"Art has to be three things: It has to be powerful, it has to be mysterious and it has to show the grandeur of being human."
-- Tony Witzel.
In one of the three short stories we present by Steve Silkin, one character gets shot in the gut. The image could be used to summarize the stories of Steve Silkin. He sets up his characters, reveals the situation, and then tears through your consciousness like a bullet. His stories, most of which are set during childhood, tell tales of lessons learned in the most agonizing possible ways; traumas that leave scars on the flesh and minds of their victims. These stories are chilling and direct.
Steve says: "In high school I read Kesey, Camus, Joyce and Hardy -- not in class, but through recommendations of teachers and friends. But it was while working at a porno theater in Los Angeles one summer that a projectionist there, Tony Witzel, introduced me to most of the writers that made me who I am: Nathaniel West, Cesare Pavese, Walker Percy, Flannery O'Connor. (I had heard of Fitzgerald, Hemingway and Lawrence, of course -- but I'd never appreciated them until Tony explained their strengths.) We'd spend hours bonging in the projection booth and talking about books, music, films -- he had an encyclopedic knowledge of all three subjects. In addition to being able to discuss D.H. Lawrence's approach to religion at great length, he was building a Norton-Vincent motorcyle in the kitchen of his Santa Monica apartment. And Tony had bummed around Europe when he was younger, so because he was my role model, I went off and did the same. I rode my bike from Paris to Barcelona, worked at a cheap hotel in London, I traveled by thumb, bus, boat and train from France to Italy to Austria to Denmark and then settled in Paris. I studied the history of French literature at La Sorbonne and started a career in journalism at the International Herald Tribune. When I moved back to California, Tony and I wrote a film script together, which I later turned into my first novel. My friend Victoria got Tony a job as Bob Evans' personal projectionist, and later he became the chief projectionist of the Academy of Motion Pictures. We kept in touch, still talking about Beckett and Nicholas Ray and John Coltrane in weekly phone calls and occasional get togethers. Tony was diagnosed with a brain tumor in 1997 and died in 1998. So this Artist's Page is for him. I owe him so much."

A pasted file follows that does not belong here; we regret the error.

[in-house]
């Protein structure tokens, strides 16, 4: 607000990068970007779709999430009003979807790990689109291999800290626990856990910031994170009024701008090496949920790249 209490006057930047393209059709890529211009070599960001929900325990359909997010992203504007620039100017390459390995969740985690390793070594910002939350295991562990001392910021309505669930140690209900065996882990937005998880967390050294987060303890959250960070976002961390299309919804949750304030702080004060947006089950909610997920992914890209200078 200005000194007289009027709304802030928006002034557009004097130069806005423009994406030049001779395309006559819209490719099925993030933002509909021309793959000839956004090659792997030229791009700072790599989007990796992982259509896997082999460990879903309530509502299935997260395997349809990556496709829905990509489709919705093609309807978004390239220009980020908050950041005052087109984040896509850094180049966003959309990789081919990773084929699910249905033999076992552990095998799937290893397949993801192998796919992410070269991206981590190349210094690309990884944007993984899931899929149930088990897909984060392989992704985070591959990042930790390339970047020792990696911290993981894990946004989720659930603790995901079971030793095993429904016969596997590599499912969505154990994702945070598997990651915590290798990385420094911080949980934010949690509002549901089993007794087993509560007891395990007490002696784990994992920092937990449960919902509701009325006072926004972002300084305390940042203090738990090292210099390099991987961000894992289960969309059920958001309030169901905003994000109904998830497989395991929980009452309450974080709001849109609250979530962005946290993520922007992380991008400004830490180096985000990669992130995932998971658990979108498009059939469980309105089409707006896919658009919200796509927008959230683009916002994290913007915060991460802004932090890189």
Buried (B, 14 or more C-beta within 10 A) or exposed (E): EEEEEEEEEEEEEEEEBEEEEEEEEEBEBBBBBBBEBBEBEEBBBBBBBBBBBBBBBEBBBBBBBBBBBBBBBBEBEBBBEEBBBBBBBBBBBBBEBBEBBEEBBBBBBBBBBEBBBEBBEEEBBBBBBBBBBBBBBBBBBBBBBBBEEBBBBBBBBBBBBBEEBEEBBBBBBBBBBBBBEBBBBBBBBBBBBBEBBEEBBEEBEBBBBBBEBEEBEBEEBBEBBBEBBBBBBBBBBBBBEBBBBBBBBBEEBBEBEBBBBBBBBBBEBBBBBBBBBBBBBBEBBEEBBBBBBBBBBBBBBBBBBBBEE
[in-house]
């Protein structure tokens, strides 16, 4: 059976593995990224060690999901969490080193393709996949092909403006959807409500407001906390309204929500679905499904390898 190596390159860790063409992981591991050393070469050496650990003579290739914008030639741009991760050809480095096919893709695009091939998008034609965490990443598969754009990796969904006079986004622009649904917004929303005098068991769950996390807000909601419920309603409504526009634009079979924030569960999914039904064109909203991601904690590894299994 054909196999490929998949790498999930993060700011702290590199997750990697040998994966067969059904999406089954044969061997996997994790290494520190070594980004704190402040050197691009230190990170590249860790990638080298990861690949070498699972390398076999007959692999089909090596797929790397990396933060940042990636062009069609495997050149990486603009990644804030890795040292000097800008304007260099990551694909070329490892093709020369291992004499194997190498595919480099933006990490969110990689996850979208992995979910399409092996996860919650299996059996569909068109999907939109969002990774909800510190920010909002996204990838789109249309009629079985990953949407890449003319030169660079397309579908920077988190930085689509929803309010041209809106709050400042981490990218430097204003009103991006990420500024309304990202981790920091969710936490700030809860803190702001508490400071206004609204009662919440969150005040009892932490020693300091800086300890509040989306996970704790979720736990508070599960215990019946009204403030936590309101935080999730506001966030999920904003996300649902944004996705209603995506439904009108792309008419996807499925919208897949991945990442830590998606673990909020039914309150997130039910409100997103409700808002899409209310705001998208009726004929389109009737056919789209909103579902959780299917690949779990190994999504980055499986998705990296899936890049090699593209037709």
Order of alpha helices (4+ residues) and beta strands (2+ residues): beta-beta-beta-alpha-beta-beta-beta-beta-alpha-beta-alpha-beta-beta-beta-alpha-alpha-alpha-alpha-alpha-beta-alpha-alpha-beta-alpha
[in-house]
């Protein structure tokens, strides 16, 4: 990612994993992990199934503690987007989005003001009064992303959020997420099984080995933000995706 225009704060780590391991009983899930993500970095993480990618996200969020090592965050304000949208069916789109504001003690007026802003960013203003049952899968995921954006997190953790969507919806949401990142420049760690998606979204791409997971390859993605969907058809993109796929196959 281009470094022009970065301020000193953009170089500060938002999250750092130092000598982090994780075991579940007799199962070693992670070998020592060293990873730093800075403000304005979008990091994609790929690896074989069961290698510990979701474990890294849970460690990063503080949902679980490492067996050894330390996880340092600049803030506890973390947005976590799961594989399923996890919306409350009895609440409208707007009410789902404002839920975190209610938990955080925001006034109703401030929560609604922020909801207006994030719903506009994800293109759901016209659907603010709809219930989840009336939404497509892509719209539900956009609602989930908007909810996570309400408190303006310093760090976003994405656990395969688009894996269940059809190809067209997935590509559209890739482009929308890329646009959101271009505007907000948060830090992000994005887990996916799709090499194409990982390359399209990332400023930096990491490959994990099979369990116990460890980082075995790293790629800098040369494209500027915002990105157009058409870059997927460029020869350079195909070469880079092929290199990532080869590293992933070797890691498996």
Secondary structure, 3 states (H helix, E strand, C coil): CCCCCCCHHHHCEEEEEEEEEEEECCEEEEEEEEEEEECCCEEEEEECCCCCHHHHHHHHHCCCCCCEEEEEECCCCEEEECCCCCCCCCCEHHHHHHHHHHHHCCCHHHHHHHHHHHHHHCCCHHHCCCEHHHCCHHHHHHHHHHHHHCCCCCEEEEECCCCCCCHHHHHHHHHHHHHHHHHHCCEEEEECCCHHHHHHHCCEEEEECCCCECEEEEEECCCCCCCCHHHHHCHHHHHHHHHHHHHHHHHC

Other fiction by Steve Silkin appears online at Kimera, Eclectica, Tattoo Highway and in print at Northwoods Journal, Palo Alto Review and the Main Street Rag anthology One Paycheck Away.
His novels, Matt & Mariko -- an interracial romance set against a backdrop of the porn industry, defense contracting and insider trading -- and The Cemetery Vote -- a political thriller about election fraud -- will be published someday, we hope.
Steve's works here at Unlikely Stories are:
It Feels Like THIS
Top of Victory